A novel role for Tregs in providing active TGF-β for immune regulation

Written by William Branchett

Edited by Judith Secklehner and Caroline Anderson 

The immune system has a huge capacity for destruction which, if unrestrained, can cause collateral damage to host tissue. Immune responses must therefore have ‘off’ switches to limit their magnitude and avoid inflammatory disease. Conversely, pathogens and tumours can hijack these mechanisms of immune regulation to favour their own survival. Understanding of immune regulation may therefore allow the design of drugs to manipulate overly exuberant or insufficient immune responses.

Transforming growth factor β (TGF-β) is a multi-functional cytokine that can dampen immune responses, in part by suppressing the pro-inflammatory activity of effector CD4+ T cells (Teffs). Previously, experiments from the labs of Fiona Powrie and Richard Flavell demonstrated that both regulatory T cells (Tregs) and TGF-β are required to prevent the pathogenic action of Teffs in a mouse model of colitis1. Unexpectedly, they also found that Tregs were not an essential source of TGF-β for this process1. So if not required to produce TGF-β, how do Tregs fit into the picture?

TGF-β is unusual among cytokines, as it must be released from a latent precursor complex to perform its biological functions. Among other mechanisms, latent TGF-β can be activated by interaction with certain integrins on immune and stromal cells. In their recent paper in Immunity, Worthington, Travis and colleagues highlight integrin-dependent TGF-β activation as a major role of Tregs in preventing T cell-driven inflammation2. The authors showed that integrin αVβ8 is highly expressed by Tregs in mice and humans, and allows Tregs to proficiently activate latent TGF-β. Expression of αVβ8 on Tregs was necessary to limit the severity of mouse models of colitis and skin inflammation, most likely by providing active TGF-β to pathogenic Teffs. Interestingly, mice lacking αVβ8 on their Tregs showed no signs of spontaneous inflammatory disease- suggesting that TGF-β activation by this mechanism is required during active inflammation but not at homeostasis.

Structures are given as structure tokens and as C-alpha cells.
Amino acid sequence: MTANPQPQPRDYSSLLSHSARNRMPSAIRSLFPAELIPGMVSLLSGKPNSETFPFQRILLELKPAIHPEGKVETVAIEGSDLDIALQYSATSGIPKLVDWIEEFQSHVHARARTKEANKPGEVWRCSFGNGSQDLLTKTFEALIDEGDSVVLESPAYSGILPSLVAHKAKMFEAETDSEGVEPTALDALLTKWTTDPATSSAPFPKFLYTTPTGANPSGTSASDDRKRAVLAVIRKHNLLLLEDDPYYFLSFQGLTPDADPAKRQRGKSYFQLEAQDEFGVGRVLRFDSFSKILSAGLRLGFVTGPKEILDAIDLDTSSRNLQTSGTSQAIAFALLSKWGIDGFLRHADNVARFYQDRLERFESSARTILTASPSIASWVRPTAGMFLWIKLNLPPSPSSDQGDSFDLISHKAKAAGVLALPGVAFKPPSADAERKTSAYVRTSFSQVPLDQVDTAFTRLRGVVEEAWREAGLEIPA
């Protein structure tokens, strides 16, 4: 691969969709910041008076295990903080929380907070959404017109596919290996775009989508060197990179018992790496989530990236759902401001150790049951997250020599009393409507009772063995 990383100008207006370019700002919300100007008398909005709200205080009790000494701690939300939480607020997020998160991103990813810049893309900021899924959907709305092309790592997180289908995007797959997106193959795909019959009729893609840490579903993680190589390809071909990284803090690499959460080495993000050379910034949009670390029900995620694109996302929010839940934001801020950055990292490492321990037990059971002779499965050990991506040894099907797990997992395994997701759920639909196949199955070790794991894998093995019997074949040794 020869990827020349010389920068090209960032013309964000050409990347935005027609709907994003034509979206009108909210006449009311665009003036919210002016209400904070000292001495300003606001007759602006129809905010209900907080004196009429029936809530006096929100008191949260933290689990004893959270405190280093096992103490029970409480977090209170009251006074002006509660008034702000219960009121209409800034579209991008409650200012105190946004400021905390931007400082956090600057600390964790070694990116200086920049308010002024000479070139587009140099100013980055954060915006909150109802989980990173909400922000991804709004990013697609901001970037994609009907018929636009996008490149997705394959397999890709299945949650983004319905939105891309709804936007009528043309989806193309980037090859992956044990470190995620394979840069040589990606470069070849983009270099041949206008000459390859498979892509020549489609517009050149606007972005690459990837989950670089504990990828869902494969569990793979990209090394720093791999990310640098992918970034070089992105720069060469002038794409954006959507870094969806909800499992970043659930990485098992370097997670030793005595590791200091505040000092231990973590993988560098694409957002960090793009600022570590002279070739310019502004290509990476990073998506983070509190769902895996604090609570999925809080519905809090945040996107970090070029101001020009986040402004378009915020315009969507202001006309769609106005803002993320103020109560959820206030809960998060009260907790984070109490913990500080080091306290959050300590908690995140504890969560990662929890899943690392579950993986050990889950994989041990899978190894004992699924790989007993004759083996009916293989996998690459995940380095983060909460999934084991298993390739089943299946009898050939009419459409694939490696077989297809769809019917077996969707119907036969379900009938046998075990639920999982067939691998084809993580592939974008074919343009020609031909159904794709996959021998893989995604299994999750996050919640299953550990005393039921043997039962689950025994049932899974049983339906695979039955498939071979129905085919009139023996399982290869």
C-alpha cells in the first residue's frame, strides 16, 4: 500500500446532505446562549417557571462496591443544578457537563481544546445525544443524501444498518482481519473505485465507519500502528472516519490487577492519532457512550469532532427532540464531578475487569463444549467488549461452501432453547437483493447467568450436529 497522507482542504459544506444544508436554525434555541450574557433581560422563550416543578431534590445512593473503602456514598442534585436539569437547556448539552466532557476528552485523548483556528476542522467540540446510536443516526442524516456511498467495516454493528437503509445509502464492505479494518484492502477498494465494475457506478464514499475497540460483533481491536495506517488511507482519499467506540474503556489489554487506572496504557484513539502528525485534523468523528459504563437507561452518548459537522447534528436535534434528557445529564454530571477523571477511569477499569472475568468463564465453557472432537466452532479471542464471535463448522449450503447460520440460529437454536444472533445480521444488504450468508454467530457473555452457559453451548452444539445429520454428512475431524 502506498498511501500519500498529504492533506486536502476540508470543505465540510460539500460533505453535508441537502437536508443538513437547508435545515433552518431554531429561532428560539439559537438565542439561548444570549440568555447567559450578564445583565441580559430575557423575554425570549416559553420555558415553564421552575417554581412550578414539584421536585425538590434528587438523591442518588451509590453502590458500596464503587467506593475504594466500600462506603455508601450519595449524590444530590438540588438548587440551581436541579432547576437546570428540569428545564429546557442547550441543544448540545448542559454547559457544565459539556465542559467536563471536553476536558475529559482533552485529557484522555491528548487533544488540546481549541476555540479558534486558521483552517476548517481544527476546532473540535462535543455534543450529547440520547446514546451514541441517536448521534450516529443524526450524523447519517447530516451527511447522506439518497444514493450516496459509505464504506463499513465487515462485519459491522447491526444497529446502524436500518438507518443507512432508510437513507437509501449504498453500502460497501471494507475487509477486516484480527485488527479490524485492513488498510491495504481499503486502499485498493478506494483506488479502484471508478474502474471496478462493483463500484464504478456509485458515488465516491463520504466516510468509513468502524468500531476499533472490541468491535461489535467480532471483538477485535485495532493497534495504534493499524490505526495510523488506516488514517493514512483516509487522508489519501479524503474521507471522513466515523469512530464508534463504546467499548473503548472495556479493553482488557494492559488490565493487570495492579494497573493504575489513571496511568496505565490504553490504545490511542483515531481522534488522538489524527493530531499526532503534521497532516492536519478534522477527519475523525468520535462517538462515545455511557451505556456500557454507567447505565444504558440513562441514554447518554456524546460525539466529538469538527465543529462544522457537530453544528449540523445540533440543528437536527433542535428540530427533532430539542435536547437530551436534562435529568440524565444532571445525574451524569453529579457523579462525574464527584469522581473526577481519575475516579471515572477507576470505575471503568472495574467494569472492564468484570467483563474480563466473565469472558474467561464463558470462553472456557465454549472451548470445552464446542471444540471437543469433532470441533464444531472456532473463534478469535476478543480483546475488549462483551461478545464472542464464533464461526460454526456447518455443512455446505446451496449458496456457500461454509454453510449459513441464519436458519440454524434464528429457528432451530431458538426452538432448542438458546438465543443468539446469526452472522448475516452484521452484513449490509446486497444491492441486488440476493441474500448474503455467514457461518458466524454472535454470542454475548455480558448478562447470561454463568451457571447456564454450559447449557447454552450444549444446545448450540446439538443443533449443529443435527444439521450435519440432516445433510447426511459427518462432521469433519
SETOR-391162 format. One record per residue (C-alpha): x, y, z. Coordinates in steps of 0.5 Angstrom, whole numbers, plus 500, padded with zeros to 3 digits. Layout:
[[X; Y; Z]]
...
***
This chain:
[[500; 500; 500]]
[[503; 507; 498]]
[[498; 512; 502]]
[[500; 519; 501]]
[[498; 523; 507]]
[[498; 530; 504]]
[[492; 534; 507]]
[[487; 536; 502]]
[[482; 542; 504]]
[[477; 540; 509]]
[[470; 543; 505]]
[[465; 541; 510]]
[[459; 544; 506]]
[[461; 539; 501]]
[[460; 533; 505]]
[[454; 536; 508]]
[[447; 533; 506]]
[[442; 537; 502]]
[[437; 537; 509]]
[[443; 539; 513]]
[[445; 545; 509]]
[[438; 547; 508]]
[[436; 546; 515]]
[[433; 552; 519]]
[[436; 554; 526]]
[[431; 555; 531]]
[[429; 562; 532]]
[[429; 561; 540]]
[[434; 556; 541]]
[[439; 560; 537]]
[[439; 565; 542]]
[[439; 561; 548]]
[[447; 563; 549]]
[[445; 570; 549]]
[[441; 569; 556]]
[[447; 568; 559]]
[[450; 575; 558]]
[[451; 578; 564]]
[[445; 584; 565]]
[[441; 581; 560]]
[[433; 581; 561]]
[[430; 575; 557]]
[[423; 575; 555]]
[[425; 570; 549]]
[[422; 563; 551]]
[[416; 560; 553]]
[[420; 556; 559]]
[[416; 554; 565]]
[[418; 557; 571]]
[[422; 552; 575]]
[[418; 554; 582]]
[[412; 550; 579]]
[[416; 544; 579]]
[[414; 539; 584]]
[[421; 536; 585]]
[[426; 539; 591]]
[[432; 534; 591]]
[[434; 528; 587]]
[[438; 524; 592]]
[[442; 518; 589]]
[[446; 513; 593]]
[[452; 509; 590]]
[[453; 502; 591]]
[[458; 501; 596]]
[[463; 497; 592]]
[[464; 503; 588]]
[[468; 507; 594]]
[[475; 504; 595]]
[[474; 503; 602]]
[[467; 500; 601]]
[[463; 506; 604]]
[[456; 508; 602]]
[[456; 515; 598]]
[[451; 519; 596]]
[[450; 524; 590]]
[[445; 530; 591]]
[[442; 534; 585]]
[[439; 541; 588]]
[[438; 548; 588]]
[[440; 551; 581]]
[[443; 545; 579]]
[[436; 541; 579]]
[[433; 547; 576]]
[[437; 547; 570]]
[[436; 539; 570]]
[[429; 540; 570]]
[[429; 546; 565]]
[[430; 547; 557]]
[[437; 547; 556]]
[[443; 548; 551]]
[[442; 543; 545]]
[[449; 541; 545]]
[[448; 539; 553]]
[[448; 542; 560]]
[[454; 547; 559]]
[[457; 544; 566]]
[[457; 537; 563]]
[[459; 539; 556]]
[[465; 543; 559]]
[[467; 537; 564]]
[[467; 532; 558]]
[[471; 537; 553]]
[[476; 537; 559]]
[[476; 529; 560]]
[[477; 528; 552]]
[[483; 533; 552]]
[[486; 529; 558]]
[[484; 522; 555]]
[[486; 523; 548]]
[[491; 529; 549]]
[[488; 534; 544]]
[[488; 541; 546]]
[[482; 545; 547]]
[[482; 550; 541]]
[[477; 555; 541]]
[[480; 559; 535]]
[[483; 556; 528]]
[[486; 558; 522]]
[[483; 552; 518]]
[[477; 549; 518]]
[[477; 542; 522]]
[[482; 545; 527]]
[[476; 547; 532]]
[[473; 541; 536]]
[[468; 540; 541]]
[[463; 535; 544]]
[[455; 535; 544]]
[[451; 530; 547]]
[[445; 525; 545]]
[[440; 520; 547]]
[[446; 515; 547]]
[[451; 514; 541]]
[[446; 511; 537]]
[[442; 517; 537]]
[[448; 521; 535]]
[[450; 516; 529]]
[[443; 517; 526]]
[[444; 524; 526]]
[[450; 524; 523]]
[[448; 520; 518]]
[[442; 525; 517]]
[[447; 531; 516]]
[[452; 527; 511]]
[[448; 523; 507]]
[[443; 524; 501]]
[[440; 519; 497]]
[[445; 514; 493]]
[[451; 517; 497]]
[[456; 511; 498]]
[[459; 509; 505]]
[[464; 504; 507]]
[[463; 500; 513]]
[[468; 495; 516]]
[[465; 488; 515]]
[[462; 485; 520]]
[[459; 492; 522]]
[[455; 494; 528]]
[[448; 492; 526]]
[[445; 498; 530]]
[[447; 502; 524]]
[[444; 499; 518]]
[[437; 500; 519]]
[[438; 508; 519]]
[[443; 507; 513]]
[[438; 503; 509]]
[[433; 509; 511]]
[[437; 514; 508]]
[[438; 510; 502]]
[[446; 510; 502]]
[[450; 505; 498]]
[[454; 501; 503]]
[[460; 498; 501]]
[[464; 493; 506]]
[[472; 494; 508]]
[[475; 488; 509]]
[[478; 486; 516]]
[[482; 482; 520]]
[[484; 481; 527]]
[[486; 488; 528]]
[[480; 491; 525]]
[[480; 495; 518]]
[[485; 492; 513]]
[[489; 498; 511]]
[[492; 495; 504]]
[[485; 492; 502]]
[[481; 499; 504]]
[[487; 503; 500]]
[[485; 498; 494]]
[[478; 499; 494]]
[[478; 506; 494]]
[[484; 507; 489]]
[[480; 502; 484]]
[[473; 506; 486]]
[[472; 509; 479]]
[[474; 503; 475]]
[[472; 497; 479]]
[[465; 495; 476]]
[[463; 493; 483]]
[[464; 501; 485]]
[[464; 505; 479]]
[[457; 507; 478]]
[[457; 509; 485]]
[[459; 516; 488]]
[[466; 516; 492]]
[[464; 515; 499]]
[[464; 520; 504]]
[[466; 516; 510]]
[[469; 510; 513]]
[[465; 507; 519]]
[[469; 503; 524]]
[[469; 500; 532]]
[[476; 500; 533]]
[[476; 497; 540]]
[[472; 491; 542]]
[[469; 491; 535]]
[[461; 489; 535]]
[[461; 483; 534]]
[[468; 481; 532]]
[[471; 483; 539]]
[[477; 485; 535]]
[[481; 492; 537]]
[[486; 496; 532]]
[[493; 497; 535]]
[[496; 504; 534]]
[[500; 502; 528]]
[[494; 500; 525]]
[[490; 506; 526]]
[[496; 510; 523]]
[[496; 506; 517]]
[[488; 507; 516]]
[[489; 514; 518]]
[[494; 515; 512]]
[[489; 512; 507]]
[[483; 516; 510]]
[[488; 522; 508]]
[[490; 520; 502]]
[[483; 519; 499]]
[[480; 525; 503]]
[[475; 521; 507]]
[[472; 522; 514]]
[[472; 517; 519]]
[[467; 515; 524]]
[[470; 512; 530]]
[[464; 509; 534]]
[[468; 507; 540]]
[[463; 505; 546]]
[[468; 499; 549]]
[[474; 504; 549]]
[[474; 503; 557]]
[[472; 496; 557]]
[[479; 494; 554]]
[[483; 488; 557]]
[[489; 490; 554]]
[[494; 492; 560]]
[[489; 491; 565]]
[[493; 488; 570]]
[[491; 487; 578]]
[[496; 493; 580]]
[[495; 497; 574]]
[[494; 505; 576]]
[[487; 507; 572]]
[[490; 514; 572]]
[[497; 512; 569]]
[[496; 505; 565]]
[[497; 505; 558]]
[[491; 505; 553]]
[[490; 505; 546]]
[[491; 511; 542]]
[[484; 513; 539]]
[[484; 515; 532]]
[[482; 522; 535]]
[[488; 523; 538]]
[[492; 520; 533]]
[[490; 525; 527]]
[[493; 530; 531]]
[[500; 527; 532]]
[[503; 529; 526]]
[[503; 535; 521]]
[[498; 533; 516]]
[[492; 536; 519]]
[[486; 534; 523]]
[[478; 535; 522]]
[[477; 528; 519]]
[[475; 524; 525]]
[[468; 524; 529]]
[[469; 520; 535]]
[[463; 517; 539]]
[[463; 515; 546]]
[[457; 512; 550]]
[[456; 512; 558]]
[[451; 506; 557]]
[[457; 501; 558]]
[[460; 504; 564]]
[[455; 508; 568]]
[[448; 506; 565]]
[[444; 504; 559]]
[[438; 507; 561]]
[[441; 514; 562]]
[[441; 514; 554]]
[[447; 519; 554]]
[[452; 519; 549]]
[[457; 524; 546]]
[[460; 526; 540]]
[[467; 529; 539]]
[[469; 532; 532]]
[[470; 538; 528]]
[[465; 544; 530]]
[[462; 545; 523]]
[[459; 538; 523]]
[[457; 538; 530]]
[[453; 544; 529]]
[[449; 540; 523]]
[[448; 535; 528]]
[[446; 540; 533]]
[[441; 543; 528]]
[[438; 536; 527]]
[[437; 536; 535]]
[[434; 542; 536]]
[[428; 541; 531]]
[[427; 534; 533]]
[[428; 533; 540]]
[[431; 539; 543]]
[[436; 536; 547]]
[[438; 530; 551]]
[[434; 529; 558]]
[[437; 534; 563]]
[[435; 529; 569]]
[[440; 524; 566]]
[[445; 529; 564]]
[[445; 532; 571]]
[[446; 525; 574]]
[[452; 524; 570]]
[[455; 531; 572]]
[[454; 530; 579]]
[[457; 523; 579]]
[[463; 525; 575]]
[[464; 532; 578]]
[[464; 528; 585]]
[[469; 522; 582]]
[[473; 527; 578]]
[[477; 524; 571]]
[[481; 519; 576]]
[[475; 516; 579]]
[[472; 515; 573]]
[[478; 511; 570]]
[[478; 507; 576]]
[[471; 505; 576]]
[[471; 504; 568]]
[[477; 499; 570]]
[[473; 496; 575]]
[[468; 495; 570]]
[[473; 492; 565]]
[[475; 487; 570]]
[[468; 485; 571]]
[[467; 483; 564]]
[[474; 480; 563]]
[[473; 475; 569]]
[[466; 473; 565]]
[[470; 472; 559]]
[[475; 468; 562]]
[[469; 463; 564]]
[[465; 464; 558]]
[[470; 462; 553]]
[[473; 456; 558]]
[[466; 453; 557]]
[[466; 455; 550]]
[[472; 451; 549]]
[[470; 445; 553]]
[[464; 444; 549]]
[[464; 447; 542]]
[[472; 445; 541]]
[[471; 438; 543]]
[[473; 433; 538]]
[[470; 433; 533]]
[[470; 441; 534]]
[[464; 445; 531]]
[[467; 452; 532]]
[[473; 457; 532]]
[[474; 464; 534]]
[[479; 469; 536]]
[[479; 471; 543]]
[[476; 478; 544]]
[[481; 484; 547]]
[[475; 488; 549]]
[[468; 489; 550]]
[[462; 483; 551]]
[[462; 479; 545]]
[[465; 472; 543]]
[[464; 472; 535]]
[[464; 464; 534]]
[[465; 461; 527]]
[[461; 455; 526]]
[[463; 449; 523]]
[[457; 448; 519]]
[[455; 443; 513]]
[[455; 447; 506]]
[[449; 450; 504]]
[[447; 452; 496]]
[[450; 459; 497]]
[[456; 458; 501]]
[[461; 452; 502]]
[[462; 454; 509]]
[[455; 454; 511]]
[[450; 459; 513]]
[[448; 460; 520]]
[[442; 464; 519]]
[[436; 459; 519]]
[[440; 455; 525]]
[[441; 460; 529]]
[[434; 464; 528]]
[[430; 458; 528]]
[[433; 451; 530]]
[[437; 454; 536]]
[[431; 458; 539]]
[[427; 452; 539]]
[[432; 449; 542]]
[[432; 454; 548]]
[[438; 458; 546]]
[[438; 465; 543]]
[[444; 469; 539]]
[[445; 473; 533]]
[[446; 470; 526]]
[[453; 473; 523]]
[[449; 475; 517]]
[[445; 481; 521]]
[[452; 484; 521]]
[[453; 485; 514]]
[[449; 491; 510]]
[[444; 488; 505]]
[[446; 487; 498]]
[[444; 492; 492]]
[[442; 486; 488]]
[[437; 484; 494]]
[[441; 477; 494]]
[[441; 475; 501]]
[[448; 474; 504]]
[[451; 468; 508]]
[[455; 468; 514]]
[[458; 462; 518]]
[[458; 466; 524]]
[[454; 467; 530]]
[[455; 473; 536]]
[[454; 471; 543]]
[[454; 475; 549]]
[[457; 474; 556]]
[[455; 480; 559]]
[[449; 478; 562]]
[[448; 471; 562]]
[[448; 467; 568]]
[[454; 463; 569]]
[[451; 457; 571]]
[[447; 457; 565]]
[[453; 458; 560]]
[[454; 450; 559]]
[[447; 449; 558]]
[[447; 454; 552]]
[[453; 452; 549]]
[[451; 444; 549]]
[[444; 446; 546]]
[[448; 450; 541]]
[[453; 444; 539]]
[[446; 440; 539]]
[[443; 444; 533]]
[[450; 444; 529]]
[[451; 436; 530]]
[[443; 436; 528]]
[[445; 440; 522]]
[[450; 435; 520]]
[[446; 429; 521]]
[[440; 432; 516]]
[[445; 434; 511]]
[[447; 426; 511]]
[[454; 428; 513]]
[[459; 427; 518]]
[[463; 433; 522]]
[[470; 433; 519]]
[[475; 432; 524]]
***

There was much interest in this novel regulatory mechanism from the Journal Club group; particularly since production, rather than activation, of TGF-β is traditionally associated with the suppressive function of Tregs. As this story unfolds further, it will be exciting to hear more about the role of αVβ8 on Tregs in human disease and whether drugs targeting αVβ8 can selectively modulate TGF-β activity in the vicinity of inflammatory diseases and tumours.

TGFbeta Figure

Read the full paper here: http://www.cell.com/immunity/fulltext/S1074-7613%2815%2900172-7



  1. Fahlén et al., Journal of Experimental Medicine. Vol. 201 no. 5 737-746
  2. Worthington et al., Immunity. Vol. 42 no. 5 903-915

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